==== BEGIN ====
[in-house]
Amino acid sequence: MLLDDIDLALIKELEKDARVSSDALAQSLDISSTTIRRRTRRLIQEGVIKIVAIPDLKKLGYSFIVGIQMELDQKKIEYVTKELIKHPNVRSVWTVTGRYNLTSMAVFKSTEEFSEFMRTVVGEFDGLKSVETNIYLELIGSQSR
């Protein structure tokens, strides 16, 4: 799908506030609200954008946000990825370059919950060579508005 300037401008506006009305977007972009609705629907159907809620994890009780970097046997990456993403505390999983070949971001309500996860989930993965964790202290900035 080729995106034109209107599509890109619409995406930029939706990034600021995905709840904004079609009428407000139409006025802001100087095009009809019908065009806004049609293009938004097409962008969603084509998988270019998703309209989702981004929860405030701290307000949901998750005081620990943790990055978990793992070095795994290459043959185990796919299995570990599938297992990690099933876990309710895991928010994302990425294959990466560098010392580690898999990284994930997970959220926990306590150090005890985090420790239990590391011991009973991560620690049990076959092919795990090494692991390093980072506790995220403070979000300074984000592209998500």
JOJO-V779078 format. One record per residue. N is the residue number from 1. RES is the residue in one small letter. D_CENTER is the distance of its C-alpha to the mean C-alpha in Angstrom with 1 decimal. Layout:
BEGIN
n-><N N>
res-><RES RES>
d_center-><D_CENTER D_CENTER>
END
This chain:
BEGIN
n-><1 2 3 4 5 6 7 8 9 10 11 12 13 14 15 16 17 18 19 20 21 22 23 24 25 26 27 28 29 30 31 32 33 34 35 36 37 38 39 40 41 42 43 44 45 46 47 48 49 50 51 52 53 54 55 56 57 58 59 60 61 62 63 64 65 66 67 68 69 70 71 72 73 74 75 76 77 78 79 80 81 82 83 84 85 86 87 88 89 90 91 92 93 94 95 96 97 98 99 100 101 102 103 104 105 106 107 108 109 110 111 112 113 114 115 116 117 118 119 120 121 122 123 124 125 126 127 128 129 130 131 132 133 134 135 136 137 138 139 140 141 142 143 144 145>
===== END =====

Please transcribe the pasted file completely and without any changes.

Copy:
[in-house]
Amino acid sequence: MLLDDIDLALIKELEKDARVSSDALAQSLDISSTTIRRRTRRLIQEGVIKIVAIPDLKKLGYSFIVGIQMELDQKKIEYVTKELIKHPNVRSVWTVTGRYNLTSMAVFKSTEEFSEFMRTVVGEFDGLKSVETNIYLELIGSQSR
């Protein structure tokens, strides 16, 4: 799908506030609200954008946000990825370059919950060579508005 300037401008506006009305977007972009609705629907159907809620994890009780970097046997990456993403505390999983070949971001309500996860989930993965964790202290900035 080729995106034109209107599509890109619409995406930029939706990034600021995905709840904004079609009428407000139409006025802001100087095009009809019908065009806004049609293009938004097409962008969603084509998988270019998703309209989702981004929860405030701290307000949901998750005081620990943790990055978990793992070095795994290459043959185990796919299995570990599938297992990690099933876990309710895991928010994302990425294959990466560098010392580690898999990284994930997970959220926990306590150090005890985090420790239990590391011991009973991560620690049990076959092919795990090494692991390093980072506790995220403070979000300074984000592209998500």
JOJO-V779078 format. One record per residue. N is the residue number from 1. RES is the residue in one small letter. D_CENTER is the distance of its C-alpha to the mean C-alpha in Angstrom with 1 decimal. Layout:
BEGIN
n-><N N>
res-><RES RES>
d_center-><D_CENTER D_CENTER>
END
This chain:
BEGIN
n-><1 2 3 4 5 6 7 8 9 10 11 12 13 14 15 16 17 18 19 20 21 22 23 24 25 26 27 28 29 30 31 32 33 34 35 36 37 38 39 40 41 42 43 44 45 46 47 48 49 50 51 52 53 54 55 56 57 58 59 60 61 62 63 64 65 66 67 68 69 70 71 72 73 74 75 76 77 78 79 80 81 82 83 84 85 86 87 88 89 90 91 92 93 94 95 96 97 98 99 100 101 102 103 104 105 106 107 108 109 110 111 112 113 114 115 116 117 118 119 120 121 122 123 124 125 126 127 128 129 130 131 132 133 134 135 136 137 138 139 140 141 142 143 144 145>